MNXOPRSTUFCYW your habits positive because your habits become your values. Keep your values positive because your values become your destiny.”

your chapter is acknowledged for its last successful event, quite simply, it feels good.

But it all began with your thoughts…what takes place in your mind. Your chapter’s future, its destiny, started with a few great thinkers, and that mindset will be the determining factor that makes it continue to be a positive presence on your campus.

Always remember that people are attracted to others who show self-confidence and believe in themselves. Being sure of your talents, skills, and capabilities, and where you are going in the future speak highly of an individual and reflect how good you feel about you!

Service Fraternity and sorority social events are a lot of fun, but there is much more to being Greek than “getting your party on.” Across the board, service to others is a guiding principle on which all of these organizations were founded.

Legacy Dr. Myles Monroe said “Simply put, a leader is one who leads others into leadership.” This is what I call your “leadership legacy.” When you have graduated, moved on, and your chapter continues to thrive and be a positive group at your university, that is when you will know that your leadership skills were truly effective. Leaders empower those that they lead. They inspire them to reach their full potential, they equip them with the skills, and they empower them to go after it.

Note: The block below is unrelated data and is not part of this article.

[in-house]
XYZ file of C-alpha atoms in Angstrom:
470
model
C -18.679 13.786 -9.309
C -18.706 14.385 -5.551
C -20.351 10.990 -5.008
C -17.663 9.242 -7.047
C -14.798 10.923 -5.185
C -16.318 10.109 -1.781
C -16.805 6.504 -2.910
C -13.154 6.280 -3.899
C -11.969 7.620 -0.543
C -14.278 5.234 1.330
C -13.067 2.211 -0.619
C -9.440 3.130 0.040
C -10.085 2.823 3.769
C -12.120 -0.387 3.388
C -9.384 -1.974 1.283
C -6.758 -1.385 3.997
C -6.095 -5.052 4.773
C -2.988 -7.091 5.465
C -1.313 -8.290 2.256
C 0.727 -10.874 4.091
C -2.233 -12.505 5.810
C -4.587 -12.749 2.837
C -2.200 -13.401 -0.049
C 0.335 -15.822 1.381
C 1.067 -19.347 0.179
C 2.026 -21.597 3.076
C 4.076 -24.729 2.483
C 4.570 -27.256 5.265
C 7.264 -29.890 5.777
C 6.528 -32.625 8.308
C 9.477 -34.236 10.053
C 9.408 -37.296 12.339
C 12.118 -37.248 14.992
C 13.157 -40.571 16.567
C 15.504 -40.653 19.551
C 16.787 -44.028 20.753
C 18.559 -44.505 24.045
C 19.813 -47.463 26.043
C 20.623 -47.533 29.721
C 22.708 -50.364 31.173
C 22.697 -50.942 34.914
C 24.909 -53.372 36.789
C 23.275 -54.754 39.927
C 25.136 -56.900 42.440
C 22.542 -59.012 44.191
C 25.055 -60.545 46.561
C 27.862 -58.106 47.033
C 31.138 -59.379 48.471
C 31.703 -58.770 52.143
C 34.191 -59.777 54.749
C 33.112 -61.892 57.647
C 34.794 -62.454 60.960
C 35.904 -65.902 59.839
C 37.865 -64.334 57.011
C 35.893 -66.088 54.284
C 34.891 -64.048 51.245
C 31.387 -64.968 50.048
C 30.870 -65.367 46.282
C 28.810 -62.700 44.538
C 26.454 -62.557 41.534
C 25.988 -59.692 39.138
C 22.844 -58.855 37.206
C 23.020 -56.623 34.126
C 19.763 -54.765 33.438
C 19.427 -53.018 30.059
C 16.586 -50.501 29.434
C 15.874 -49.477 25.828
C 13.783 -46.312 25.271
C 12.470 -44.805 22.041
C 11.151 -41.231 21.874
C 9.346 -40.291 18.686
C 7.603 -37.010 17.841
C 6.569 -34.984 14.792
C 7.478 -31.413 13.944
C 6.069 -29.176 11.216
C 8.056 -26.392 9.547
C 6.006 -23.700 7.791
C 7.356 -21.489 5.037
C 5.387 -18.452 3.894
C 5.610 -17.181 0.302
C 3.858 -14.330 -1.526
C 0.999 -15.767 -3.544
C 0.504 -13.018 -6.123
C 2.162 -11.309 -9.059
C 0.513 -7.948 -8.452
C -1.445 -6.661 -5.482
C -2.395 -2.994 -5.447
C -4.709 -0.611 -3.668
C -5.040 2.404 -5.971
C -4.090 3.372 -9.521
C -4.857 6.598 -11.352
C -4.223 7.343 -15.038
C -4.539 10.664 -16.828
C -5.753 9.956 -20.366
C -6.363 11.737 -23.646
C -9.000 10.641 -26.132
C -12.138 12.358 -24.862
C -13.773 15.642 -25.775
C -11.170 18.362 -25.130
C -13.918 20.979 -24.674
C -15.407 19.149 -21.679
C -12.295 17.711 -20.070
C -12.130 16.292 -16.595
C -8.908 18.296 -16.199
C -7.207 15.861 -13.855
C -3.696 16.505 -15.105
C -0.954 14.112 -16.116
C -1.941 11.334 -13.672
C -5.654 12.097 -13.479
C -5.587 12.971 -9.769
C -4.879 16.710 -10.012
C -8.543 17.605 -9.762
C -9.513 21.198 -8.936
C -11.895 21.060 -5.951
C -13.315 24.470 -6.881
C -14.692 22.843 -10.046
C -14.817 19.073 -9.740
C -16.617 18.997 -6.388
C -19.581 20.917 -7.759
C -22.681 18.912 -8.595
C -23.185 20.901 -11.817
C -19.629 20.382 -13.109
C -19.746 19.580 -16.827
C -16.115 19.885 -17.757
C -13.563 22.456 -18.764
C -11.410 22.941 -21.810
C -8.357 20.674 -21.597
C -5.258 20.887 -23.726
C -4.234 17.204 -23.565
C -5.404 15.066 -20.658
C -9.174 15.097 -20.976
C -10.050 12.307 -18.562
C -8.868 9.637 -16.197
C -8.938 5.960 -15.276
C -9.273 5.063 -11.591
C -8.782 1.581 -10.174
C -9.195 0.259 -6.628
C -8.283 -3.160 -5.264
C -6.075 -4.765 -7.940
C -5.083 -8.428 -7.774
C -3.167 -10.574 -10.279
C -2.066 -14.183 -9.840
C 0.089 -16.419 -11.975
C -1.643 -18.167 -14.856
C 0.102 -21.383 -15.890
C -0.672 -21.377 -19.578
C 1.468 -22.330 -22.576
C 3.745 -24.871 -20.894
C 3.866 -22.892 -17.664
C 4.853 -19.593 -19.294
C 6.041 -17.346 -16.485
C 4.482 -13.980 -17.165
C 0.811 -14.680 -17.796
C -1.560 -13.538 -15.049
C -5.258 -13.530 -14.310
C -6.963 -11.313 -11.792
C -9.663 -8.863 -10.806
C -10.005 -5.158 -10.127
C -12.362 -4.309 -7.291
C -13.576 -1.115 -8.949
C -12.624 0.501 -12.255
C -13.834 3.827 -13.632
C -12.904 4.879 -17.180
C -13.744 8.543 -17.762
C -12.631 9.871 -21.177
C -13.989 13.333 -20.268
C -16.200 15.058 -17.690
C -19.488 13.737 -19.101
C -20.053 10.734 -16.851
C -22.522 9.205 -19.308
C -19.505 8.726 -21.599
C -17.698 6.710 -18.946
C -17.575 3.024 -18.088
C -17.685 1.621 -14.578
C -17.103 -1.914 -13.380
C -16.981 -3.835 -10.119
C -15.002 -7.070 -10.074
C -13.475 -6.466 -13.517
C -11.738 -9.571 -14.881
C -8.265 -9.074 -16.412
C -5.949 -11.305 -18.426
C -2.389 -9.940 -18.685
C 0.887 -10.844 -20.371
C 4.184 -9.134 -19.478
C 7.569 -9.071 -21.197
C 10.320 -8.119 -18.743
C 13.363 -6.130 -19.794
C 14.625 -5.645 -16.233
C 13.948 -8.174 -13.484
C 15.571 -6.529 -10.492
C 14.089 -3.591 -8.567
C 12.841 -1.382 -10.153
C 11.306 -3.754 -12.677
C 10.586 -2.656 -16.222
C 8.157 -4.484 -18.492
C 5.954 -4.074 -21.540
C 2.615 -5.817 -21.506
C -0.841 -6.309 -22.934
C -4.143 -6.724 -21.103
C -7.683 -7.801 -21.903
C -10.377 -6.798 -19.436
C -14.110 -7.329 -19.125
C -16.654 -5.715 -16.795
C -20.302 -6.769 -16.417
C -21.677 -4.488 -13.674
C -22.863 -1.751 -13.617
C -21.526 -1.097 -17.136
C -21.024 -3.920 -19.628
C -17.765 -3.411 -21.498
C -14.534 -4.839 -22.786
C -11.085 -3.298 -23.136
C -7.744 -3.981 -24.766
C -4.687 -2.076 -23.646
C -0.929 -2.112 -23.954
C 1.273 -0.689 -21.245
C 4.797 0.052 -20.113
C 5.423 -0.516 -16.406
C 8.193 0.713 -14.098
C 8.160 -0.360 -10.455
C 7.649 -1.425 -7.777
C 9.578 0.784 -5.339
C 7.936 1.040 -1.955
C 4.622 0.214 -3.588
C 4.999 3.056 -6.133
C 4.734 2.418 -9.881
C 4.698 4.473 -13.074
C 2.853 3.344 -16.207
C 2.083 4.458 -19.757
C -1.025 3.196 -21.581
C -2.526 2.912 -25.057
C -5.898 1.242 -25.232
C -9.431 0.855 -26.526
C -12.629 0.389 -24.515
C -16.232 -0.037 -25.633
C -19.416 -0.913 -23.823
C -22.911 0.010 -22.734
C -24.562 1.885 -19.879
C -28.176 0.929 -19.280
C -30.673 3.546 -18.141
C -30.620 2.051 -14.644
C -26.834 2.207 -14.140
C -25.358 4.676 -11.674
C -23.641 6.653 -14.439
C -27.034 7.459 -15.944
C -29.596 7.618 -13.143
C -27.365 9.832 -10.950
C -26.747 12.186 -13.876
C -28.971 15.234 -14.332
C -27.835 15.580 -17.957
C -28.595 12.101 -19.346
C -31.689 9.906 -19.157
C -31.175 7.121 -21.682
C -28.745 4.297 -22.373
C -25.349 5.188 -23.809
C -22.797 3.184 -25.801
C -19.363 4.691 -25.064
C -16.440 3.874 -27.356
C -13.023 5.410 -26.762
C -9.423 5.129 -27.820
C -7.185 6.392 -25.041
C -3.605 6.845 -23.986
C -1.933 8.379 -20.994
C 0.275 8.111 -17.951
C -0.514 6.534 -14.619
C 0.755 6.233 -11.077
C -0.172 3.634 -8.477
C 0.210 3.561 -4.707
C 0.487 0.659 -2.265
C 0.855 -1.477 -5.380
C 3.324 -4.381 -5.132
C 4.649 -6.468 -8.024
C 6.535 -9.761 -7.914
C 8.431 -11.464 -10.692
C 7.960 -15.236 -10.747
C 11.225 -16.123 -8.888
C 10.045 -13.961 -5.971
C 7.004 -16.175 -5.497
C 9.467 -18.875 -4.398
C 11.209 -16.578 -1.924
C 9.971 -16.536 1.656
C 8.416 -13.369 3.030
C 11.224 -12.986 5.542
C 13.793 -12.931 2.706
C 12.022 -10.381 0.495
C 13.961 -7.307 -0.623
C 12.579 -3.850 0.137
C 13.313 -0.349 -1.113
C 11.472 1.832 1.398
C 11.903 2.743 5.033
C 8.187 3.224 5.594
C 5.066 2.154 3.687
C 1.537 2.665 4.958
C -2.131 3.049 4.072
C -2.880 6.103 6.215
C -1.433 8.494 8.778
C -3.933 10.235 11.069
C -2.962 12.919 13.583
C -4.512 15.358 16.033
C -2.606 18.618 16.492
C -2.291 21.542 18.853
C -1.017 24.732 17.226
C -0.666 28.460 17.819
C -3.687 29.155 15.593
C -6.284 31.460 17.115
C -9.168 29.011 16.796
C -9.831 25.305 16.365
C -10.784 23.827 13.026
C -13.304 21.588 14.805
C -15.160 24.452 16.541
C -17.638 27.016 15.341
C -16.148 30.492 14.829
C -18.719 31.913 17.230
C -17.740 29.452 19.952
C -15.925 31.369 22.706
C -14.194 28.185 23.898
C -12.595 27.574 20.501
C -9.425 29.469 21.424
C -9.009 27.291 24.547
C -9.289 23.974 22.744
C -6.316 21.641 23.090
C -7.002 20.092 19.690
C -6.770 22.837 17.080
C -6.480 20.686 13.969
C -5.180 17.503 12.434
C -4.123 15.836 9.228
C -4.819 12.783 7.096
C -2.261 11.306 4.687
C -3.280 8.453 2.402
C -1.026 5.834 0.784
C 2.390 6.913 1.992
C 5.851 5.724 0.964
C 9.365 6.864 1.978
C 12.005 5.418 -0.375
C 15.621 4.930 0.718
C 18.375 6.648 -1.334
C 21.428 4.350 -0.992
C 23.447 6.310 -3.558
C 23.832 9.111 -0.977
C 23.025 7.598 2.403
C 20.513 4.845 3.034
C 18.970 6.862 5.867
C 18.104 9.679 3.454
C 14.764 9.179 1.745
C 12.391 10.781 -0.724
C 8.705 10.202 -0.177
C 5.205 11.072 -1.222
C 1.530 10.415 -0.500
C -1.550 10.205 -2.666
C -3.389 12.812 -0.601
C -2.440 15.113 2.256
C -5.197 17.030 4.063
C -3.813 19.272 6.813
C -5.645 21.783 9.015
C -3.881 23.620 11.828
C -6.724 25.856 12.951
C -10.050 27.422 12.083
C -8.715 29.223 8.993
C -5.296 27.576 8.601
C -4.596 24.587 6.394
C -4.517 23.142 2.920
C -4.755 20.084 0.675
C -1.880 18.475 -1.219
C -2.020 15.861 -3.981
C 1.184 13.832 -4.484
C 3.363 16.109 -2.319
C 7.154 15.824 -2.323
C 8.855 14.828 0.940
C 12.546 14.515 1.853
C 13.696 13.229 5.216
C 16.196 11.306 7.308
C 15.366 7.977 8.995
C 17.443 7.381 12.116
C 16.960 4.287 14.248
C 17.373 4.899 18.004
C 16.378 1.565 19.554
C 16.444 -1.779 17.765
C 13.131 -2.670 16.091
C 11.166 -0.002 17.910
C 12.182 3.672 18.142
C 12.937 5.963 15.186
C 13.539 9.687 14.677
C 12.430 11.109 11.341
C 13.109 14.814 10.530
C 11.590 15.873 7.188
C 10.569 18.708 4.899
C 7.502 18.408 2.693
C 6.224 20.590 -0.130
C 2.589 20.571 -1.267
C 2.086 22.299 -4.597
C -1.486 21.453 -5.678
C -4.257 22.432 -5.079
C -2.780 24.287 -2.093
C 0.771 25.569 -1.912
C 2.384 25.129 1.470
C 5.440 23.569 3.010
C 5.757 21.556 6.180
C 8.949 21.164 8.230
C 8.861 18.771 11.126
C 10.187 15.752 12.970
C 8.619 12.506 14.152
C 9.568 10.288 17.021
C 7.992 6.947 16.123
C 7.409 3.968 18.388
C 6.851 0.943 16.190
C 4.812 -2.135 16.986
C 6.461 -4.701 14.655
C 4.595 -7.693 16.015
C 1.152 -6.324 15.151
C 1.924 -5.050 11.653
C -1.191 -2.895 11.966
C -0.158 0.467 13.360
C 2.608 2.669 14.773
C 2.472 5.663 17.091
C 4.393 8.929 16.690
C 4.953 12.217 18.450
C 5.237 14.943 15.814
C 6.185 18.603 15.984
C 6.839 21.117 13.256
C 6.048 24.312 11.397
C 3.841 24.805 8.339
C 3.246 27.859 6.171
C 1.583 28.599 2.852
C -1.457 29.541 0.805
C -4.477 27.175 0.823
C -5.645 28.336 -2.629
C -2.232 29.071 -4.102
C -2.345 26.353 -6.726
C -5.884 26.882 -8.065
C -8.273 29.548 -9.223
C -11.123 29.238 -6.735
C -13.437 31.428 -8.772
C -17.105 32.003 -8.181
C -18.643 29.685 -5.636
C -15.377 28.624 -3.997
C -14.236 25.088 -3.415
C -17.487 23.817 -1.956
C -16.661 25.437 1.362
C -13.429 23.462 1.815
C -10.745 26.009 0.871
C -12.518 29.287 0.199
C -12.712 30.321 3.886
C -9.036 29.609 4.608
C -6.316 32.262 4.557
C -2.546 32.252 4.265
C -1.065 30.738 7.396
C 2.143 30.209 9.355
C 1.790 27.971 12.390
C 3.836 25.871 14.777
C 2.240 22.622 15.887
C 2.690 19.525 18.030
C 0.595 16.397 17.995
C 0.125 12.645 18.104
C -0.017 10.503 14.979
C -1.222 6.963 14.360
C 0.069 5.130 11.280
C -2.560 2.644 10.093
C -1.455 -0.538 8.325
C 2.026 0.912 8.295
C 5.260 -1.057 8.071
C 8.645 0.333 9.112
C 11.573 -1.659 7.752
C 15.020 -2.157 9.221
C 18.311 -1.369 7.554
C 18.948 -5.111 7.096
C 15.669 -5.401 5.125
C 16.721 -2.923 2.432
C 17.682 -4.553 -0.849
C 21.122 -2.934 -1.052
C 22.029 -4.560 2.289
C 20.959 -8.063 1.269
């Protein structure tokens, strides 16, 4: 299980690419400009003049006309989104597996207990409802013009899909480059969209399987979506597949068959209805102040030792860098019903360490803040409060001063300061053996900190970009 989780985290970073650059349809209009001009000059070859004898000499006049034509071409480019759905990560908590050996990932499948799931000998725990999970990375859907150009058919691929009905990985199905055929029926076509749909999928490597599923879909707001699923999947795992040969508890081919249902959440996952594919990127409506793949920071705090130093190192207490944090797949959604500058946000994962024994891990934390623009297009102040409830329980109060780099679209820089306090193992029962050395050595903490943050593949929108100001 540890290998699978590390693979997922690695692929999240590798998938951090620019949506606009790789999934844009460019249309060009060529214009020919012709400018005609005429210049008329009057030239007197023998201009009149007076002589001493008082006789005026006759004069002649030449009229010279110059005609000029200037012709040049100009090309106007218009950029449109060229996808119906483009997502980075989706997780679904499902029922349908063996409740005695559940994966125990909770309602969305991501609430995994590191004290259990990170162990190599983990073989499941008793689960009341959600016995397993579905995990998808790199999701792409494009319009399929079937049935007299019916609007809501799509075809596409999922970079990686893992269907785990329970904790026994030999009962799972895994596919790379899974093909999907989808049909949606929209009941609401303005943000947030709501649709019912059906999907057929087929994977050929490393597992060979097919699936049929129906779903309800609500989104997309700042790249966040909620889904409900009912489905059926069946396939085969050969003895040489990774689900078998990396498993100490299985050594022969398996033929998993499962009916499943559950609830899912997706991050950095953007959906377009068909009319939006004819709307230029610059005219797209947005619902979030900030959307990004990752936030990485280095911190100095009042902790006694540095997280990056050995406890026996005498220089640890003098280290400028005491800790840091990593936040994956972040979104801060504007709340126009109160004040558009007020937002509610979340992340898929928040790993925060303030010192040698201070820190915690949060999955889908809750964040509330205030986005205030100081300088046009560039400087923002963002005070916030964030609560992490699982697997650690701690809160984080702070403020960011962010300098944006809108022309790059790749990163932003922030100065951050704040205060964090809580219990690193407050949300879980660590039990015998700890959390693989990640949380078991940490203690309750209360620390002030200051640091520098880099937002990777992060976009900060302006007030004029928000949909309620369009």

It is not a punishment, but actually, it is a reward. Shirley Chisholm said, “Service is the rent you pay while you are here on Earth.” Many sororities and fraternities “pay their rent” by implementing programs are very beneficial to the community in which their university is located. For example, I know of several chapters that have freshman programs, at the beginning of the year, that introduce campus leaders to the freshman in hopes of forming “big sister, big brother” relationships. Freshmen are very impressionable, and this was a great program that would help students become accustomed to their new surroundings. I have also observed Greek-letter organizations sponsor educational programs like breast cancer awareness events, or host athletic competitions as fundraising events. In all, whether it is food or clothing drives, voter registration, or tutoring children, servant leadership is a major part of what Greeks do. Leaders embrace service to their campus, community, nation, and the world, so do your part in making sure that your chapter’s community service endeavors leave a positive lasting impression for years to come. Self-Confidence An effective leader is someone people have confidence in because they have confidence in themselves. This is not to be confused with haughtiness or conceit. Confidence is not based on superficial factors like good looks, popularity, fancy clothes, or a nice car. Self-confidence develops on a variety of levels. For instance, when you are secure within yourself and certain about your abilities, you carry yourself as such. When you are proactive and prepared for an assignment, you feel strong and in charge. When you are late or unprepared, your self-esteem suffers with feelings of inadequacy or doubt. Maintaining your self-confidence can sometimes be a struggle. If you are like me, from time to time, my self-esteem can really take a dive. Friends change, relationships end, performance pressures increase, and…”life” will happen. The upside is you can feel a strong sense of accomplishment when you set and accomplish goals, which will lead to several more opportunities to do the same. As humans, we all have a need for recognition from professors, fraternity brothers, sorority sisters, family, or friends. We want to feel appreciated and accepted. As such, these feelings come when we show confidence in our efforts in completing a specified task. When you receive accolades or